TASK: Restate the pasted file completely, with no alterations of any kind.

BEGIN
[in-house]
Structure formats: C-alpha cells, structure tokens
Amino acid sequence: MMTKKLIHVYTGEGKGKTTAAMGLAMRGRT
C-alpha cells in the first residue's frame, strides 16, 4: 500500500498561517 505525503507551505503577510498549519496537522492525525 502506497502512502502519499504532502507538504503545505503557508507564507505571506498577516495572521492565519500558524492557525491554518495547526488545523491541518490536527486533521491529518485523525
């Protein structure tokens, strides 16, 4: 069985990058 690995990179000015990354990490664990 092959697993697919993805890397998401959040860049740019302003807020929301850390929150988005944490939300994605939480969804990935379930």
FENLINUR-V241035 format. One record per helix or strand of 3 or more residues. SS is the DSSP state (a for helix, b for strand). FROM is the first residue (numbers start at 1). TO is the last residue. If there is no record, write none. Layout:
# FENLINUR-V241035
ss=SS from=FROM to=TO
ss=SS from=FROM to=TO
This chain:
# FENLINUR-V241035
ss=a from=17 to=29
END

[in-house]
Structure formats: C-alpha cells, structure tokens
Amino acid sequence: MMTKKLIHVYTGEGKGKTTAAMGLAMRGRT
C-alpha cells in the first residue's frame, strides 16, 4: 500500500498561517 505525503507551505503577510498549519496537522492525525 502506497502512502502519499504532502507538504503545505503557508507564507505571506498577516495572521492565519500558524492557525491554518495547526488545523491541518490536527486533521491529518485523525
């Protein structure tokens, strides 16, 4: 069985990058 690995990179000015990354990490664990 092959697993697919993805890397998401959040860049740019302003807020929301850390929150988005944490939300994605939480969804990935379930």
FENLINUR-V241035 format. One record per helix or strand of 3 or more residues. SS is the DSSP state (a for helix, b for strand). FROM is the first residue (numbers start at 1). TO is the last residue. If there is no record, write none. Layout:
# FENLINUR-V241035
ss=SS from=FROM to=TO
ss=SS from=FROM to=TO
This chain:
# FENLINUR-V241035
ss=a from=17 to=29